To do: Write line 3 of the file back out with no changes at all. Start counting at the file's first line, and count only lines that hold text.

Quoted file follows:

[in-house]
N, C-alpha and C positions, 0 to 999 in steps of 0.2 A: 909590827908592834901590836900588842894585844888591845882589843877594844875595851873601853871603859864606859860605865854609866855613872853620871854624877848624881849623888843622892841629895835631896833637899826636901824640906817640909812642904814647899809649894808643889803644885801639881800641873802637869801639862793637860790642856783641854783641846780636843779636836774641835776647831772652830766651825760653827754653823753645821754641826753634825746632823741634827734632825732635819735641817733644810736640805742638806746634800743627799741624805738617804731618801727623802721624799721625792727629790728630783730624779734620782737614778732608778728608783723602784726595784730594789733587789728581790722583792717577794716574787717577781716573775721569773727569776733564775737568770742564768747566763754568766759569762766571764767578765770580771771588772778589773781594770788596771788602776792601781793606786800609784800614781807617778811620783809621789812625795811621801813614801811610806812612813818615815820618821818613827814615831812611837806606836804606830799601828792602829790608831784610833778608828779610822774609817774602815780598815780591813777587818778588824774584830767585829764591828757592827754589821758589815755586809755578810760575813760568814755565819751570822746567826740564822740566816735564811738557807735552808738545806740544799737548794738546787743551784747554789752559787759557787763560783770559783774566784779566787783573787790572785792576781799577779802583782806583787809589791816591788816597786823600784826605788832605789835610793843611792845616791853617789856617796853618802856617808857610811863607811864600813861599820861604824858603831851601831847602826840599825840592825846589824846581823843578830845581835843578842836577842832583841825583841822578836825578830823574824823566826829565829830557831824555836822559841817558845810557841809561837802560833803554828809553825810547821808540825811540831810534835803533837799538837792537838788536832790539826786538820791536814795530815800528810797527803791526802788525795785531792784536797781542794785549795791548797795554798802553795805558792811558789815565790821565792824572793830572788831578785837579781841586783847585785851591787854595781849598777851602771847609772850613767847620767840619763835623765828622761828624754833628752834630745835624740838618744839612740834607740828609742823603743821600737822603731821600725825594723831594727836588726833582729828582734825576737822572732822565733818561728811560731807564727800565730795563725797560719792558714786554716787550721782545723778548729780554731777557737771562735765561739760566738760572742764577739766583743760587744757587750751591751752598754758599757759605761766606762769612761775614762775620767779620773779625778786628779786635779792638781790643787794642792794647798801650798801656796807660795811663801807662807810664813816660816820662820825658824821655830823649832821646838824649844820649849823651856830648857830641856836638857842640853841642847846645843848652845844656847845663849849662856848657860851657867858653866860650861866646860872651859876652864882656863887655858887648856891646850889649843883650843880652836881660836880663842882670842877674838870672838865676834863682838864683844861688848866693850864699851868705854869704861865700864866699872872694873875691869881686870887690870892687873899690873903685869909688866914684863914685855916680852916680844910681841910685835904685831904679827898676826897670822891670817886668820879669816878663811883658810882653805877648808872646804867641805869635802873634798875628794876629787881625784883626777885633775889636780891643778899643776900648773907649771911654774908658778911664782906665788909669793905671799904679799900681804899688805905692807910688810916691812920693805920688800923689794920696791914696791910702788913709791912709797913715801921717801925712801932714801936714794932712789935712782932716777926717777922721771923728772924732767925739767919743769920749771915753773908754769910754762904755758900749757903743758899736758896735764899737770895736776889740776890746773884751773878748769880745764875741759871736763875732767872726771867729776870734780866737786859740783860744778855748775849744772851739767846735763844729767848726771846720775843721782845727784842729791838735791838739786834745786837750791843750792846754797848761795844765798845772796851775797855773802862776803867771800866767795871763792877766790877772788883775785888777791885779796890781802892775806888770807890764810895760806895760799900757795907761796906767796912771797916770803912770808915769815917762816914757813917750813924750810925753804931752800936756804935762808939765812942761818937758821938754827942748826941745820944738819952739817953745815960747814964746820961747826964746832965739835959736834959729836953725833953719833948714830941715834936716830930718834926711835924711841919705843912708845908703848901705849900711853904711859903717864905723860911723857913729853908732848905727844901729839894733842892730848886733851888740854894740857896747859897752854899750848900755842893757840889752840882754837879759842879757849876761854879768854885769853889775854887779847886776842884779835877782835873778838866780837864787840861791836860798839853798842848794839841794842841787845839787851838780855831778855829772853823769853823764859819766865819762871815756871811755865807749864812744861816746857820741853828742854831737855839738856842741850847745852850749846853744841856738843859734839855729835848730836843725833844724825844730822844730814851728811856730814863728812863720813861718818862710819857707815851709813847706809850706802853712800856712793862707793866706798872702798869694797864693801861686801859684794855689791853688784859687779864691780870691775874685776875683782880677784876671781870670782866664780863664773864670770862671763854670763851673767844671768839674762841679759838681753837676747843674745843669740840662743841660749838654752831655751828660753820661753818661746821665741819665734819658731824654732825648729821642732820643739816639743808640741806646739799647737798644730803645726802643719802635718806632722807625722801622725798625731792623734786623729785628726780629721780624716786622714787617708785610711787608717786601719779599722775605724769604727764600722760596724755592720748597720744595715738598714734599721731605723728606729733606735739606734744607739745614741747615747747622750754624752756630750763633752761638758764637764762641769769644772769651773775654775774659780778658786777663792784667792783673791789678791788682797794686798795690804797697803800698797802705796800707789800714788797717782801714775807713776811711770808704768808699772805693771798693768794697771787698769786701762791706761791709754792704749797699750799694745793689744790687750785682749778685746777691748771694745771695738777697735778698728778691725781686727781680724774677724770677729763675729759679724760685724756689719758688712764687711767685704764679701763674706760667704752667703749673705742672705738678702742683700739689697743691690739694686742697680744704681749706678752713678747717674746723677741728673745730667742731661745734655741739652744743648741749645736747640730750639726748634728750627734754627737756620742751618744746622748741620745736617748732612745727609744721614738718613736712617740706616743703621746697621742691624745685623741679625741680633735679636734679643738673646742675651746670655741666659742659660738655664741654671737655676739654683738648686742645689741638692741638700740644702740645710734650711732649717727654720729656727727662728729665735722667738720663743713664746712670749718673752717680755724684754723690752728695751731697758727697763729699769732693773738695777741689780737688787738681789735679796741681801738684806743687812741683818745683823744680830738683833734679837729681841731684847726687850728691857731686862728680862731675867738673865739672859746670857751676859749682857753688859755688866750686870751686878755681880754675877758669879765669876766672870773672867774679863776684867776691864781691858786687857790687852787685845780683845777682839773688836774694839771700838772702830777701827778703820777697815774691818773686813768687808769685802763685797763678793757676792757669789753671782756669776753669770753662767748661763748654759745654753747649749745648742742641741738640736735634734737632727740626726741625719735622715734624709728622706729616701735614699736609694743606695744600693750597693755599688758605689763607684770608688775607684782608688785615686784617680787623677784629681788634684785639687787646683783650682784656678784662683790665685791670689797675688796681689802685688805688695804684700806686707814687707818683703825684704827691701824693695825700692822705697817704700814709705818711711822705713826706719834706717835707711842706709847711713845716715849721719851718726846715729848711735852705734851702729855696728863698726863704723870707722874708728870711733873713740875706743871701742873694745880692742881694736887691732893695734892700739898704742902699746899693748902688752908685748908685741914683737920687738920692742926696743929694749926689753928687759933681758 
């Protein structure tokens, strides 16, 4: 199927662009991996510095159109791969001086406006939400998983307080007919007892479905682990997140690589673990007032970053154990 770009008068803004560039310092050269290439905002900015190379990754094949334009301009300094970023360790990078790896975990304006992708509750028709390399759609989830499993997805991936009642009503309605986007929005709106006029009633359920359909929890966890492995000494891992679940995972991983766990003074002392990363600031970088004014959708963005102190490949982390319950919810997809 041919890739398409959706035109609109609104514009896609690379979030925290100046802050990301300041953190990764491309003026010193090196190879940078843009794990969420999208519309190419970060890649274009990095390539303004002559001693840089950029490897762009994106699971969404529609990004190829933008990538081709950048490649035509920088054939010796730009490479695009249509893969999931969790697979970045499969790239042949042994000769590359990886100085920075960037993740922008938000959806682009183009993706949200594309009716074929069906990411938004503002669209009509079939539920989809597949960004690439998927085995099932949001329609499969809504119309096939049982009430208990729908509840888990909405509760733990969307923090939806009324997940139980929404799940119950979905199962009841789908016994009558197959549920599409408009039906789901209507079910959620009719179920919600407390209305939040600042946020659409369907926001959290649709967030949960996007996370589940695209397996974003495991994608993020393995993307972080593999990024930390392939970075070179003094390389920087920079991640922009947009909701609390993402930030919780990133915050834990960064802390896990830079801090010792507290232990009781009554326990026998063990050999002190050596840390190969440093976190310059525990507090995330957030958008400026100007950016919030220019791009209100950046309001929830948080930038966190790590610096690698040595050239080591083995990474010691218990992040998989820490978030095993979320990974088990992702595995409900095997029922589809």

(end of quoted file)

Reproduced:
């Protein structure tokens, strides 16, 4: 199927662009991996510095159109791969001086406006939400998983307080007919007892479905682990997140690589673990007032970053154990 770009008068803004560039310092050269290439905002900015190379990754094949334009301009300094970023360790990078790896975990304006992708509750028709390399759609989830499993997805991936009642009503309605986007929005709106006029009633359920359909929890966890492995000494891992679940995972991983766990003074002392990363600031970088004014959708963005102190490949982390319950919810997809 041919890739398409959706035109609109609104514009896609690379979030925290100046802050990301300041953190990764491309003026010193090196190879940078843009794990969420999208519309190419970060890649274009990095390539303004002559001693840089950029490897762009994106699971969404529609990004190829933008990538081709950048490649035509920088054939010796730009490479695009249509893969999931969790697979970045499969790239042949042994000769590359990886100085920075960037993740922008938000959806682009183009993706949200594309009716074929069906990411938004503002669209009509079939539920989809597949960004690439998927085995099932949001329609499969809504119309096939049982009430208990729908509840888990909405509760733990969307923090939806009324997940139980929404799940119950979905199962009841789908016994009558197959549920599409408009039906789901209507079910959620009719179920919600407390209305939040600042946020659409369907926001959290649709967030949960996007996370589940695209397996974003495991994608993020393995993307972080593999990024930390392939970075070179003094390389920087920079991640922009947009909701609390993402930030919780990133915050834990960064802390896990830079801090010792507290232990009781009554326990026998063990050999002190050596840390190969440093976190310059525990507090995330957030958008400026100007950016919030220019791009209100950046309001929830948080930038966190790590610096690698040595050239080591083995990474010691218990992040998989820490978030095993979320990974088990992702595995409900095997029922589809």